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College Council spot goes to tiebreaker

The 15 current members of College Council will vote in Stuart Hall Monday on who will fill the spot after both candidates speak in front of the Council.

Photo: Jake Grubman/The Chicago Maroon

Student Government (SG) announced three winners of the first-year College Council election yesterday in Hutch Commons, but the fourth is still up for grabs, due to an unprecedented tie between first-years Angela Wang and Katie Burkhart.

The 15 current members of College Council will vote in Stuart Hall Monday on who will fill the spot after both candidates speak in front of the Council.

The winners of the other three spots are first-years Ben Yu, Forrest Scofield and Alex Bennett. Their first vote as College Council members will be to elect who fills the last spot.

Wang and Burkhart both received 161 votes.

“I cannot believe there was a tie,” Bennett said. “Ties in hockey and ties in soccer are common, but not in an election.”

Bennett added that even though he knows the two candidates, he’s trying to go into the election with an open mind. “It will really come down to what they bring to the table, but it will be intense,” he said.

“Many of the candidates brought great ideas to the table,” fourth-year SG president Greg Nance said. “And I think the winners were the ones who stood out the most.”

Wang said she’s looking forward to the tie-breaker election because it gives her a chance to run mainly on College Council issues rather than name recognition.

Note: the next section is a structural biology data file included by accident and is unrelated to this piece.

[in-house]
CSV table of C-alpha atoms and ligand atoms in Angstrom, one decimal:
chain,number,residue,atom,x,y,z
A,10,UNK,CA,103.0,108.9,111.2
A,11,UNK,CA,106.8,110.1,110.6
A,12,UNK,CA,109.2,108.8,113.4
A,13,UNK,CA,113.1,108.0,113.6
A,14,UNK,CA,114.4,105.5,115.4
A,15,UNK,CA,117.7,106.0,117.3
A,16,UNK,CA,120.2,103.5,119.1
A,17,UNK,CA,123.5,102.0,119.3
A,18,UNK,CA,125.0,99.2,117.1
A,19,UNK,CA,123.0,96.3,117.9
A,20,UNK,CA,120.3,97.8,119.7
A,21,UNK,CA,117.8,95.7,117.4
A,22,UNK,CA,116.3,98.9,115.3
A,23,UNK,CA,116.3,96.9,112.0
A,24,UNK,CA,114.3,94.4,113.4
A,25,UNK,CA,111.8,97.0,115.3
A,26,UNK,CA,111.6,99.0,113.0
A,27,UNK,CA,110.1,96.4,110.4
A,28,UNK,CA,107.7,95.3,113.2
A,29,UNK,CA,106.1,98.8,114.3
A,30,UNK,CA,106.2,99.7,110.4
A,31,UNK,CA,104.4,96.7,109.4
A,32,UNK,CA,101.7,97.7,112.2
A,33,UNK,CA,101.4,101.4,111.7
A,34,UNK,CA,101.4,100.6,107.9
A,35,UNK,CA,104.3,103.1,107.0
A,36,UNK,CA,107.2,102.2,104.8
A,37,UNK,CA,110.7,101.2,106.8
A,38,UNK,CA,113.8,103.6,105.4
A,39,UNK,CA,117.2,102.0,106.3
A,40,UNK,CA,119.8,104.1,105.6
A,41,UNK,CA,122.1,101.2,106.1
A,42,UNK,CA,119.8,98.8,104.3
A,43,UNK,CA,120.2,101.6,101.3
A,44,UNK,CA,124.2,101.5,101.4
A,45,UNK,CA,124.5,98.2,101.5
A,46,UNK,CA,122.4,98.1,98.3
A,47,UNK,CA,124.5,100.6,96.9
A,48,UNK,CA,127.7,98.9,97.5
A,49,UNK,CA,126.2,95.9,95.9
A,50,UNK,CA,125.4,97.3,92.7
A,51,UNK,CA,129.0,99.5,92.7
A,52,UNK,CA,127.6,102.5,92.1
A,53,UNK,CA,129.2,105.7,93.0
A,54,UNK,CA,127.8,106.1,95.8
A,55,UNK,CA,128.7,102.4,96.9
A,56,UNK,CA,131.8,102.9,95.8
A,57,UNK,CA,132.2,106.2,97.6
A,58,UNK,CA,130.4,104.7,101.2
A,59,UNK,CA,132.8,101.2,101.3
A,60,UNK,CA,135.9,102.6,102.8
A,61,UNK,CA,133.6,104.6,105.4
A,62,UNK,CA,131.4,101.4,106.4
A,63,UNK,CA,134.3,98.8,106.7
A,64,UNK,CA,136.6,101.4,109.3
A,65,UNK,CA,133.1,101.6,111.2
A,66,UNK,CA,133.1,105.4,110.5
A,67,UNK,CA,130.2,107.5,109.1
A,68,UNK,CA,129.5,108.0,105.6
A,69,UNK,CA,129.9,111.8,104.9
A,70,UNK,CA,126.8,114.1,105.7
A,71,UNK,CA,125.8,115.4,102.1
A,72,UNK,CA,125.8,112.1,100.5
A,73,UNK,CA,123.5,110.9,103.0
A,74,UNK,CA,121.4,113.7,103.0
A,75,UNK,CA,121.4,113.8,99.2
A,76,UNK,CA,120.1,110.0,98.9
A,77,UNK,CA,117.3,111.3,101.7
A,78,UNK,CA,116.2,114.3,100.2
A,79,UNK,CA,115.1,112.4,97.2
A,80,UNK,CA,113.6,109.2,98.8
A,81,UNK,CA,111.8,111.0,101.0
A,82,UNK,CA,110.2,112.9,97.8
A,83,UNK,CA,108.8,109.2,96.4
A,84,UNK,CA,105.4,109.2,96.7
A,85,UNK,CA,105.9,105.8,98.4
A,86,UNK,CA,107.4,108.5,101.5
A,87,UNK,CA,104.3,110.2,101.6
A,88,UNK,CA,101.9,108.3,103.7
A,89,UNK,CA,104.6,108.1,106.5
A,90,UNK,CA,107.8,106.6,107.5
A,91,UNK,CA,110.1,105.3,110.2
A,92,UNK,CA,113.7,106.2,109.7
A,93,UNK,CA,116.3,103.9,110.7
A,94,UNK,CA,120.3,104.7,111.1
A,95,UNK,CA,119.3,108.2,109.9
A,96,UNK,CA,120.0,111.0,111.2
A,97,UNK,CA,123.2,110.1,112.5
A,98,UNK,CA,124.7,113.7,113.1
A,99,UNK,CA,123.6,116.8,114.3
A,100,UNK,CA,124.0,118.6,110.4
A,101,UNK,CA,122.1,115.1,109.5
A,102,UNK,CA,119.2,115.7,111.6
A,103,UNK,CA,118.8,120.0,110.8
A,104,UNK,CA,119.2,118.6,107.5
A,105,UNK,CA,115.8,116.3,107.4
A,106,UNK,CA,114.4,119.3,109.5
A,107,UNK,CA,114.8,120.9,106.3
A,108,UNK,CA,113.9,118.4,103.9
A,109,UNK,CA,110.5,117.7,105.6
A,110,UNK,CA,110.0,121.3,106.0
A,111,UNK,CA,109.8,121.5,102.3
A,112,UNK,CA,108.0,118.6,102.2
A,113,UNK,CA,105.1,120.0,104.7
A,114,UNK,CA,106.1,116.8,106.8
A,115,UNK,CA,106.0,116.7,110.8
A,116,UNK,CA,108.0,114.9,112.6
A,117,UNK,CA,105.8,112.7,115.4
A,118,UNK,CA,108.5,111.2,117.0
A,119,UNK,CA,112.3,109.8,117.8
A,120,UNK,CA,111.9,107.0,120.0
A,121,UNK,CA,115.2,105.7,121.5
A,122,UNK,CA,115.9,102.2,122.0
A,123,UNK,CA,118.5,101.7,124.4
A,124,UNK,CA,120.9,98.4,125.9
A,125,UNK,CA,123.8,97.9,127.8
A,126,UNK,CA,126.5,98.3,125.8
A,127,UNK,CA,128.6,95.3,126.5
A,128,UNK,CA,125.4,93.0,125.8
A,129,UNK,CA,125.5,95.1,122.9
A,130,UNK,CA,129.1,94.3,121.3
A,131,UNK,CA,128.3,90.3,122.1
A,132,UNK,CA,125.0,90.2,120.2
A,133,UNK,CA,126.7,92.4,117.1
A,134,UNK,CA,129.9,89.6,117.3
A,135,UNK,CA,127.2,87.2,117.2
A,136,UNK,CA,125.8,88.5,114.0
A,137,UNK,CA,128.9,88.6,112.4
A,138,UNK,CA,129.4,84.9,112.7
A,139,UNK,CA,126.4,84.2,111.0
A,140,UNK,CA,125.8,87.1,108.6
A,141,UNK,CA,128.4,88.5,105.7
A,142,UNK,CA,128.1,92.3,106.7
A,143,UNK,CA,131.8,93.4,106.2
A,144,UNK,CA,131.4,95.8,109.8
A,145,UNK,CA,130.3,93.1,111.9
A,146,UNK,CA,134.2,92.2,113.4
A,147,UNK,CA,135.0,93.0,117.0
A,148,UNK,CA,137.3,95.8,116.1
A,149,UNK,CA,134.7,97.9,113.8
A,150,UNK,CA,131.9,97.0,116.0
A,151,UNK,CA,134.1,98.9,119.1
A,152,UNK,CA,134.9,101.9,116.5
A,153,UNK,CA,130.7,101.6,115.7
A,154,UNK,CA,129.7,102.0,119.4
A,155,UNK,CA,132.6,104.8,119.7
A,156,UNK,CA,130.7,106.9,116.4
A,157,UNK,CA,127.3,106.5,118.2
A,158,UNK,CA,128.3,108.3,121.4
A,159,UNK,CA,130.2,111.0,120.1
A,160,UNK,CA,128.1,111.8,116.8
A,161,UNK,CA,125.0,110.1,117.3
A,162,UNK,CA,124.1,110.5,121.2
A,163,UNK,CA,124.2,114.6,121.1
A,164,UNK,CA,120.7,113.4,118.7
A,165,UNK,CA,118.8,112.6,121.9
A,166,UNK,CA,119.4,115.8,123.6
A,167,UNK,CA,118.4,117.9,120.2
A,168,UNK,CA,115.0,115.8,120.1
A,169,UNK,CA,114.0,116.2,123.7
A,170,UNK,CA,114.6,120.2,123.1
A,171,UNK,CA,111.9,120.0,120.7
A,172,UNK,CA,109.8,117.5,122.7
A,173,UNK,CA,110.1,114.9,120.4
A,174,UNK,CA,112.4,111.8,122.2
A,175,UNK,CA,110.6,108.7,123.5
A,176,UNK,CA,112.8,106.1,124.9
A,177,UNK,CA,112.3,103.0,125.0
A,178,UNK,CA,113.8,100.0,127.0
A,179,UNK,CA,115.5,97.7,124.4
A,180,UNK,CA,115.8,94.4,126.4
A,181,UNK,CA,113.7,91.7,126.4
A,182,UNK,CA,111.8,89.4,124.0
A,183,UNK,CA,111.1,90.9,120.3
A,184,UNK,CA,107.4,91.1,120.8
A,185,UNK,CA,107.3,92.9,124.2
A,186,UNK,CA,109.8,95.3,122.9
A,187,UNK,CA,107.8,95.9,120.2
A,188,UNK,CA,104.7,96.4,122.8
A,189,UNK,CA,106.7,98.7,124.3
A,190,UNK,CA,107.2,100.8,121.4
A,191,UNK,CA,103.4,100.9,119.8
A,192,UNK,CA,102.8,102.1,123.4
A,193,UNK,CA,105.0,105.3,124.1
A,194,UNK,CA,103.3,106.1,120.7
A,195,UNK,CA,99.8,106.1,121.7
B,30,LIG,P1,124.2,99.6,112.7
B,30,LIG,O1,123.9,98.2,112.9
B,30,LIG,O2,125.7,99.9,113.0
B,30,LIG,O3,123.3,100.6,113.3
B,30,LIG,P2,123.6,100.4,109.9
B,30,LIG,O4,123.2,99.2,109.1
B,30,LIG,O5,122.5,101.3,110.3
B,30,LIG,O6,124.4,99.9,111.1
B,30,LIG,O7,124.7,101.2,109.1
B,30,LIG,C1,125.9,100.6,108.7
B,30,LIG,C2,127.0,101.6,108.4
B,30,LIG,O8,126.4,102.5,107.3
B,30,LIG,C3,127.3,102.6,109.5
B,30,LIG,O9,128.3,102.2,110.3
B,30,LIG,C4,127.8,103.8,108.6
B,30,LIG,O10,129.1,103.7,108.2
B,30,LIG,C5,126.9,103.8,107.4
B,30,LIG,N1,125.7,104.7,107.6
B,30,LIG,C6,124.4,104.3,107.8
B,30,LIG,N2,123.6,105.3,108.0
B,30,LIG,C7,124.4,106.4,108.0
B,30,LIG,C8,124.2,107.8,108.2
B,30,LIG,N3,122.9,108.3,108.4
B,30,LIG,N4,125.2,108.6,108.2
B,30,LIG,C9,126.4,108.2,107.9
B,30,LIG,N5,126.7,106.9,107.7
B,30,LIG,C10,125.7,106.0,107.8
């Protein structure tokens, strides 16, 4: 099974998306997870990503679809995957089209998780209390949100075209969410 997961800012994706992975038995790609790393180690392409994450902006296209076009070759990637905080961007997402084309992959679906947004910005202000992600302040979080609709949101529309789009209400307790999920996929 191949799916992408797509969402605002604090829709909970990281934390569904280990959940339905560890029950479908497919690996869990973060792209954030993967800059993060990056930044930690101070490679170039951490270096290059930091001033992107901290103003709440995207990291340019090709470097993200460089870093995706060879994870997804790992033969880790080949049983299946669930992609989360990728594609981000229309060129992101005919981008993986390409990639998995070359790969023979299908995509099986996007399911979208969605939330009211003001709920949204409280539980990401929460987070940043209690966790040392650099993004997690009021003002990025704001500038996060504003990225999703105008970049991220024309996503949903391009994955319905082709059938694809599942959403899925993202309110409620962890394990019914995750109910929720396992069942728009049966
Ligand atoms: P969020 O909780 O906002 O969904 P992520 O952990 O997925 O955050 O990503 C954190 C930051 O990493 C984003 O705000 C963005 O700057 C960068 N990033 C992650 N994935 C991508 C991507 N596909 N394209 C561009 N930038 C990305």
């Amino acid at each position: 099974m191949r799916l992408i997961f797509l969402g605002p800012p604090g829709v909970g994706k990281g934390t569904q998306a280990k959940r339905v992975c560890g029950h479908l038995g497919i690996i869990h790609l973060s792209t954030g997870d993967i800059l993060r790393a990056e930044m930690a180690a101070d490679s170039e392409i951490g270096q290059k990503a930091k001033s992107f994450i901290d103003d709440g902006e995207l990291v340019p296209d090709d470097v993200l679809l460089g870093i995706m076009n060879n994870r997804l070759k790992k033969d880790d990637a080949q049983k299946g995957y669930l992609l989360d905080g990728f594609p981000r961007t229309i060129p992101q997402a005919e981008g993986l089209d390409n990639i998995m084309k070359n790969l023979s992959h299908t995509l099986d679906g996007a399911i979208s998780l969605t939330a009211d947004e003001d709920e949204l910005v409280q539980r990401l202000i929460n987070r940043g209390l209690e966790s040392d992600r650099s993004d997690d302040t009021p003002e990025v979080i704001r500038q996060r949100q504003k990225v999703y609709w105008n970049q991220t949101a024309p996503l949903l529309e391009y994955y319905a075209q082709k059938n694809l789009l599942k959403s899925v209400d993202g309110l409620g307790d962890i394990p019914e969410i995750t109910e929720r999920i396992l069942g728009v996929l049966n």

“Mostly I want to improve communication,” said Wang, who mentioned improved transportation, subsidized laundry and printing, and better cell phone service as three issues that SG can address. “The student body doesn’t know what we do or can do.”

Regardless of the vote, Wang said she’s glad to have made it this far and isn’t anxious about the outcome. “I’m not that worried because I know I’ll stay involved with SG either way,” she said.

SG is hoping to expand student participation through action groups, teams of volunteers working on initiatives like getting student discounts at local businesses.

“Obviously 16 candidates didn’t win but we’re hoping to keep them all involved in SG,” Alarcon said.

Burkhart could not be reached for an interview.

A record 671 votes were cast, representing almost half of the Class of 2014, compared with 350 votes, or a quarter of the class, in last year’s election. An all-time high of 20 candidates ran for the four positions, one more than did last year.

“I think the large turnout is partially a reflection on these candidates,” said second-year Liaison to the Board of Trustees Frank Alarcon.

Most winners felt that getting their name out, especially in creative ways, was what gave them an edge. “When there are 20 candidates, you have to stand out some way,” Alarcon said.

“I spent quite a bit of money on chalk and posters. I spent a whole day chalking”, said Bennett, who thinks the name recognition helped him win. “When I got home I was sunburned on my arms and had cuts on my hands.”

Some people at the announcement pointed to Scofield’s use of social networks as one of the more creative tools used by the candidates. One of his strategies: take a bunch of pictures with U of C students holding a “Vote Forrest Scofield” sign and tag them all on Facebook.

“He had the best campaign I’ve ever seen,” said fourth-year College Council representative Joseph Dozier. “It’s easy; he’s already at parties. All he has to do is take pictures, upload them, and tag everybody.”

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